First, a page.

September 1, 2015
For the past few years, the annual American Staffing Association convention has focused on recruiting and retaining talent. With staffing companies enjoying steady growth, their main concern was finding enough qualified workers to fill all the orders for contract and contingent workers.
The 2008 convention, however, reflects a shift in the market, as a slumping economy cuts into demand for temporary and contract help. Convention-goers in October will still hear a lot about recruiting talent, but they will also see more than the usual number of workshops focusing on sales and marketing, and how to land and retain staffing contracts.
"As unemployment edged up a little bit, the bench of talent has grown a little deeper, so companies are shifting focus to sales and market differentiation," says Richard Wahlquist, president and CEO of the American Staffing Association. "Clearly, in a slowing economy, part of the strategy is growing market share."
So far, the overall staffing industry has avoided the serious setbacks affecting the national economy. Sales by staffing companies in the U.S. reached an all-time high of $73.5 billion in 2007, a 1.6 percent increase over 2006, according to ASA statistics. But the number of workers employed by staffing companies remained flat, at about 2.96 million workers per day. Wahlquist says the ASA expects 2008 to be another flat year for staffing.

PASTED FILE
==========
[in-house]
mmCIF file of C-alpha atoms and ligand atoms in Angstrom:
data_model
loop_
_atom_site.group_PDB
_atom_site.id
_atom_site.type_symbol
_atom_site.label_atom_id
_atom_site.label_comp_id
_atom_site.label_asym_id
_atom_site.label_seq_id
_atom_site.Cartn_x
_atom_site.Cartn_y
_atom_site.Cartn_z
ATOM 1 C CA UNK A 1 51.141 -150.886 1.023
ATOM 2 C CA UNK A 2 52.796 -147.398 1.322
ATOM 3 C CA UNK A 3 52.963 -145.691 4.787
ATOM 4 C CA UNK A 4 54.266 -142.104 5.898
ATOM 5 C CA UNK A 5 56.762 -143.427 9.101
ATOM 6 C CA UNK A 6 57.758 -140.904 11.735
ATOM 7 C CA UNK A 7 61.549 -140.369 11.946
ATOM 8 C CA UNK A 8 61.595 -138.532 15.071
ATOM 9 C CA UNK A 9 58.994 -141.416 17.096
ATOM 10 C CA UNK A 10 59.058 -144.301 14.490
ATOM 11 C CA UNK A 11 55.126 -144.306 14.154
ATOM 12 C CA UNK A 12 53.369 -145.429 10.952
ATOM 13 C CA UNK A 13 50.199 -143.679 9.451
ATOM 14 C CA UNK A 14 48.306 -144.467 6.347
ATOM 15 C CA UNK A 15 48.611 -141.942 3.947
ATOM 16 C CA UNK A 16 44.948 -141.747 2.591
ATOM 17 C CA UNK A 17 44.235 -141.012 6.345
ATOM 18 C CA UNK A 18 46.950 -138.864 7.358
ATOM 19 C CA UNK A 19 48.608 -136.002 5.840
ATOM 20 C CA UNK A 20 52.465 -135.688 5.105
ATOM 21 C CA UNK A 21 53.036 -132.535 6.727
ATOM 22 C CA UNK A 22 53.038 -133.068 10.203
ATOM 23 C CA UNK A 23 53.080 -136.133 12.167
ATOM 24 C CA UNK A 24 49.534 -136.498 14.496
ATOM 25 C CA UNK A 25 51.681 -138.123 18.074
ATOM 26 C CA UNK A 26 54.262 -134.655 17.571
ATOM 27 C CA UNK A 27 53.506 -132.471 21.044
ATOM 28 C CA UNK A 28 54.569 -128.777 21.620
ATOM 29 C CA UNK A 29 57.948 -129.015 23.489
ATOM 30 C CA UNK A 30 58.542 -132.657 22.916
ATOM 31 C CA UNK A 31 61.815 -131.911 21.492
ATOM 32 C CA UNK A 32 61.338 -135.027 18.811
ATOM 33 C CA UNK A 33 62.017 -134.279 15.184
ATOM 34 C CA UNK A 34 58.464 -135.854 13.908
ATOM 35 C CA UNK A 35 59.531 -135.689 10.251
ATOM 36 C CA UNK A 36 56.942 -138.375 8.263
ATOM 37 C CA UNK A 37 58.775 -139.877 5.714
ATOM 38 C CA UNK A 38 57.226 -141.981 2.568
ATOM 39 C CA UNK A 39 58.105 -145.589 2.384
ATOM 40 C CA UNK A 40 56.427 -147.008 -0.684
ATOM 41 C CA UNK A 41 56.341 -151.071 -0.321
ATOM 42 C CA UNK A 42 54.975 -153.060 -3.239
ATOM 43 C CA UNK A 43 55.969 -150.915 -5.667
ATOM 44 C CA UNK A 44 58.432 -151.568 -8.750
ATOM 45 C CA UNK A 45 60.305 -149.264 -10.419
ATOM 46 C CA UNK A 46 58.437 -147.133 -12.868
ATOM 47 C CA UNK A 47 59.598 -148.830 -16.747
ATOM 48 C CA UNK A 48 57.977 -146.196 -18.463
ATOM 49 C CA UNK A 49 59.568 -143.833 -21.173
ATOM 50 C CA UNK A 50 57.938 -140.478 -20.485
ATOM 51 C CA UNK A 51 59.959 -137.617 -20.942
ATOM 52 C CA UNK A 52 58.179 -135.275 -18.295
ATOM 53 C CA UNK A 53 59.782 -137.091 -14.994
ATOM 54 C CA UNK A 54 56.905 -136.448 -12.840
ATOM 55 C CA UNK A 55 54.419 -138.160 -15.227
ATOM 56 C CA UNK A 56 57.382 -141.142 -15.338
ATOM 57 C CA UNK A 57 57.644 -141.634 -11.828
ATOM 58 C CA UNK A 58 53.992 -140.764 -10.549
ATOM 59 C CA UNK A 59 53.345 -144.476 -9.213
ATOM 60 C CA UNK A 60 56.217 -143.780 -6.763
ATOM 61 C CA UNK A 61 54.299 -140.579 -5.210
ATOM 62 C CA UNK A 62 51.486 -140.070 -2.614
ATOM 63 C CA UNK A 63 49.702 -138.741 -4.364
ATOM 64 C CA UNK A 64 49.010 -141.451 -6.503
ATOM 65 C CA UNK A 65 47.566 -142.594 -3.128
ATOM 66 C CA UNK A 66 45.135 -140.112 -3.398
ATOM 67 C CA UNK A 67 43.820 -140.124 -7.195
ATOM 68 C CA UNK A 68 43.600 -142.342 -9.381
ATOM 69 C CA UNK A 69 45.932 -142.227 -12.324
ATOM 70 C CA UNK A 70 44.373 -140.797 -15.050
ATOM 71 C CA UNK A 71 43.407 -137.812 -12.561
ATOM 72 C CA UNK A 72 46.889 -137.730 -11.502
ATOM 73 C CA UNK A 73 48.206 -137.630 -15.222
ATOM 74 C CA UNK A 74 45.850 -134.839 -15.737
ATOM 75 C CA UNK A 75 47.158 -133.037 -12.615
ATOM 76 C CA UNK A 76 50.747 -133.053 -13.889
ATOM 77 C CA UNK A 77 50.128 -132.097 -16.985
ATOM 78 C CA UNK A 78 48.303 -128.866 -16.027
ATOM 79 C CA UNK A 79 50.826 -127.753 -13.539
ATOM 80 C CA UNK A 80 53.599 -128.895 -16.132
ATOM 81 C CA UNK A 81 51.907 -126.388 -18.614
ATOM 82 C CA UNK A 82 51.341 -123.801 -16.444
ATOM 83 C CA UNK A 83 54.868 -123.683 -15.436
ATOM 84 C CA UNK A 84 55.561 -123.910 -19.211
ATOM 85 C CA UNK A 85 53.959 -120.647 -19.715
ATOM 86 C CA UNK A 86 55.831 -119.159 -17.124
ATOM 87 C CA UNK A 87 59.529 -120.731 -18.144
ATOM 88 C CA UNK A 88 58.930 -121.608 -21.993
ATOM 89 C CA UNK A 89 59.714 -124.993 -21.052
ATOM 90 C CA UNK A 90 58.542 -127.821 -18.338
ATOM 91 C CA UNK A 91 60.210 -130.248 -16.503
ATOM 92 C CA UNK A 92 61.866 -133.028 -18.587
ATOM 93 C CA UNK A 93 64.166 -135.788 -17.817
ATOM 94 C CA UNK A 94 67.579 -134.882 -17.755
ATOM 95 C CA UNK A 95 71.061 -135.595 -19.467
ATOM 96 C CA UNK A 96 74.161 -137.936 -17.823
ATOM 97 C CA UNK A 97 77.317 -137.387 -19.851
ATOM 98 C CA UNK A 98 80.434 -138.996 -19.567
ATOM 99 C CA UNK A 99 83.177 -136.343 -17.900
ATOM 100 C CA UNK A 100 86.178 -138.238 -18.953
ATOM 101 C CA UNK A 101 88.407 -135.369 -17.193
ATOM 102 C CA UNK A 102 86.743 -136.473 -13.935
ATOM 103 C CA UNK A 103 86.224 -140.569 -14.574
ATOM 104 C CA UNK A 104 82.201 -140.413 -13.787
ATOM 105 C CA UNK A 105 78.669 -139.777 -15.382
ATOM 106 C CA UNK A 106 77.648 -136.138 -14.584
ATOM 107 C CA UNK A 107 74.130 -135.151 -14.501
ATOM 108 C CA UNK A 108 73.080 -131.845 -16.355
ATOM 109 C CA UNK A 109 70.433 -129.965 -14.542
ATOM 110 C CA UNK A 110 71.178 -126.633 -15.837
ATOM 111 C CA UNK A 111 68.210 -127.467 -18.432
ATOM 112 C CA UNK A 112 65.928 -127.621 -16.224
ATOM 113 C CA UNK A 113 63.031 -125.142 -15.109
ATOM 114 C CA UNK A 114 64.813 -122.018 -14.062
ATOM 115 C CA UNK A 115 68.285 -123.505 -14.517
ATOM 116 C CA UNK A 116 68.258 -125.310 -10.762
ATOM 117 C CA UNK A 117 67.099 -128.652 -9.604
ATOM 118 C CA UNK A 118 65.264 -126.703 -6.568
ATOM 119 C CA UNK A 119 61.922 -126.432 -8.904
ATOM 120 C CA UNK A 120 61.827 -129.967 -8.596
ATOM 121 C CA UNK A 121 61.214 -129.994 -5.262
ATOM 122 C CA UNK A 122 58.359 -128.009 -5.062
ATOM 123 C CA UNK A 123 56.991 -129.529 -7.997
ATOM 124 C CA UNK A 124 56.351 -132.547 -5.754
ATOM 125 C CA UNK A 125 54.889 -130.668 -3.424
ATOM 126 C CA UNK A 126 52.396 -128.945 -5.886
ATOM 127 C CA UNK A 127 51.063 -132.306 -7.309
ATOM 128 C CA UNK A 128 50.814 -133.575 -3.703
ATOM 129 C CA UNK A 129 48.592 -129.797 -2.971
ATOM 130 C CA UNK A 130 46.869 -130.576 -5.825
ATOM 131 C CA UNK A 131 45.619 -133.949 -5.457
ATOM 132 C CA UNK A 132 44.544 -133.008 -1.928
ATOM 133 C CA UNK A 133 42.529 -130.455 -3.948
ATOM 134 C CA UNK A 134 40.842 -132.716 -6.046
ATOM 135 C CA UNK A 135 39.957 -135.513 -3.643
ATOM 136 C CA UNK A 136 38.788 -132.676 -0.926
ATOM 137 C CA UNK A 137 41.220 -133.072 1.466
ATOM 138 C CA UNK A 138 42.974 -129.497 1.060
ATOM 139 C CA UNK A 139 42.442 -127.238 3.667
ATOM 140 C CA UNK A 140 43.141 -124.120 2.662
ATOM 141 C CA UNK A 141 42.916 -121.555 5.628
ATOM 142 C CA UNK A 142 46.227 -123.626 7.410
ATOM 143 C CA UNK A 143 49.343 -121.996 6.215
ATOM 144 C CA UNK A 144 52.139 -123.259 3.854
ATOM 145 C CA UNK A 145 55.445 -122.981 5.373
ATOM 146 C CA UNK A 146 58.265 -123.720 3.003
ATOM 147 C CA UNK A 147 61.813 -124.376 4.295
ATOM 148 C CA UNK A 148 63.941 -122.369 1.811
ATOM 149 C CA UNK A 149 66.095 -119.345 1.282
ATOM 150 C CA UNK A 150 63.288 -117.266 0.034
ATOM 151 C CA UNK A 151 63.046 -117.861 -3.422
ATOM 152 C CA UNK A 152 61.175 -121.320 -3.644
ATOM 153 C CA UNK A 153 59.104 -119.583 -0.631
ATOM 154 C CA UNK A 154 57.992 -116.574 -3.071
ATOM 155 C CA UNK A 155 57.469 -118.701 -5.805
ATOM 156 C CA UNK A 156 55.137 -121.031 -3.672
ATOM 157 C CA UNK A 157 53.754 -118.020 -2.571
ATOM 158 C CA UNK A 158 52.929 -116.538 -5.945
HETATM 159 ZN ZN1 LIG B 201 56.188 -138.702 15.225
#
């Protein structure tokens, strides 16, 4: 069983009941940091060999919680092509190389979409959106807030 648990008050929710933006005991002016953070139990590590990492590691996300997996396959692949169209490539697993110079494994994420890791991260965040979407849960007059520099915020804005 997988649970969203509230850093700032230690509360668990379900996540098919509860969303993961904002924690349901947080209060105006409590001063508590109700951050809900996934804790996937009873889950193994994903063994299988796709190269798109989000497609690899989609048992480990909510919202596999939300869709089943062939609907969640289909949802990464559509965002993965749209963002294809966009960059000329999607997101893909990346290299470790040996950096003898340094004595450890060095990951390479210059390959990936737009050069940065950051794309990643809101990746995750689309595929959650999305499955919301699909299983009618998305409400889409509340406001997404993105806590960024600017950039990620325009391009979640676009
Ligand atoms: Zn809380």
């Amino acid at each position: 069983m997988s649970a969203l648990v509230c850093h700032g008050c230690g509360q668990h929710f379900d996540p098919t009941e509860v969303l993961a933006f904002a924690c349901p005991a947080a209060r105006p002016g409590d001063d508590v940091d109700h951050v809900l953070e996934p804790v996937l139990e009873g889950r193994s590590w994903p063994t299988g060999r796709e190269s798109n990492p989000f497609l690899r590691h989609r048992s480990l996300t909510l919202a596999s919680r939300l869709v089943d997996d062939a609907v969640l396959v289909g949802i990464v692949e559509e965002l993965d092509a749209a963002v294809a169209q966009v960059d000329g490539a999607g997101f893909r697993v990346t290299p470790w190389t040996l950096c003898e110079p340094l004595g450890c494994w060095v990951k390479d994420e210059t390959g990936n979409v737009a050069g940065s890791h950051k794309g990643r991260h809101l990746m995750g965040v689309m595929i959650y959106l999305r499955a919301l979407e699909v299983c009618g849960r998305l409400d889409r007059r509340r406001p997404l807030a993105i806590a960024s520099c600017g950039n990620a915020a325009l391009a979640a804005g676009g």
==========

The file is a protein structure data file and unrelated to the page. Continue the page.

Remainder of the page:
Barry Asin, chief analyst with Staffing Industry Analysts, also projects little or no growth for staffing, although he cautions that the worsening national economic picture in the first quarter of 2008 may result in slower hiring of temporary and contract workers later in the year. He also noted that different sectors within the staffing industry are seeing differing results.
"It is like a tale of two cities," Asin says. "We see significantly slower growth and more of a decline in the commercial side of things. But the professional side is doing a little better." The biggest losses are coming in office and industrial temporary work, while demand for contract engineers, health care workers and technology specialists remains fairly strong.
With a little luck, the ups and down could balance out for the industry in 2008. "It won't be the sort of year where people will be singing hallelujah, but they should have a decent year," Asin says.
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